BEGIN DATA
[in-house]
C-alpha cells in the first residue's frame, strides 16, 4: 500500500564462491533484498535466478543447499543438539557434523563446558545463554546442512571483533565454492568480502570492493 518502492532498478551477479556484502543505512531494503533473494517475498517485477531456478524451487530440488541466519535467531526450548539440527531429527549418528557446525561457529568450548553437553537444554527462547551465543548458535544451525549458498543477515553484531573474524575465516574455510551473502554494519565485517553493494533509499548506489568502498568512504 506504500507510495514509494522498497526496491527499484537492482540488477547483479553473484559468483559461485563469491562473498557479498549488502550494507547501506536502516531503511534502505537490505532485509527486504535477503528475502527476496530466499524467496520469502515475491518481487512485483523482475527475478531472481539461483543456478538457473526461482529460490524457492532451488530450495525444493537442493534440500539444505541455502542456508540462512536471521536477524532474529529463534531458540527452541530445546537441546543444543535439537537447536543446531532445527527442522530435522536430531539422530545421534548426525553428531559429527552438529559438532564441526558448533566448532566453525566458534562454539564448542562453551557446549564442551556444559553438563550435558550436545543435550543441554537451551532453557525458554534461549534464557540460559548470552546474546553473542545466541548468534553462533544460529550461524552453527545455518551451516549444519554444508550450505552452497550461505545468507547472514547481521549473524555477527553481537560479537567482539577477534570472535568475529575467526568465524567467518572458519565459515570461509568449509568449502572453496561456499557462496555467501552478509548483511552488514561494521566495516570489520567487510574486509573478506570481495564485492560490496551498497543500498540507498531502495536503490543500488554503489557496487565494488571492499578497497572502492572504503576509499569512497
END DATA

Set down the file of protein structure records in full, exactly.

[in-house]
C-alpha cells in the first residue's frame, strides 16, 4: 500500500564462491533484498535466478543447499543438539557434523563446558545463554546442512571483533565454492568480502570492493 518502492532498478551477479556484502543505512531494503533473494517475498517485477531456478524451487530440488541466519535467531526450548539440527531429527549418528557446525561457529568450548553437553537444554527462547551465543548458535544451525549458498543477515553484531573474524575465516574455510551473502554494519565485517553493494533509499548506489568502498568512504 506504500507510495514509494522498497526496491527499484537492482540488477547483479553473484559468483559461485563469491562473498557479498549488502550494507547501506536502516531503511534502505537490505532485509527486504535477503528475502527476496530466499524467496520469502515475491518481487512485483523482475527475478531472481539461483543456478538457473526461482529460490524457492532451488530450495525444493537442493534440500539444505541455502542456508540462512536471521536477524532474529529463534531458540527452541530445546537441546543444543535439537537447536543446531532445527527442522530435522536430531539422530545421534548426525553428531559429527552438529559438532564441526558448533566448532566453525566458534562454539564448542562453551557446549564442551556444559553438563550435558550436545543435550543441554537451551532453557525458554534461549534464557540460559548470552546474546553473542545466541548468534553462533544460529550461524552453527545455518551451516549444519554444508550450505552452497550461505545468507547472514547481521549473524555477527553481537560479537567482539577477534570472535568475529575467526568465524567467518572458519565459515570461509568449509568449502572453496561456499557462496555467501552478509548483511552488514561494521566495516570489520567487510574486509573478506570481495564485492560490496551498497543500498540507498531502495536503490543500488554503489557496487565494488571492499578497497572502492572504503576509499569512497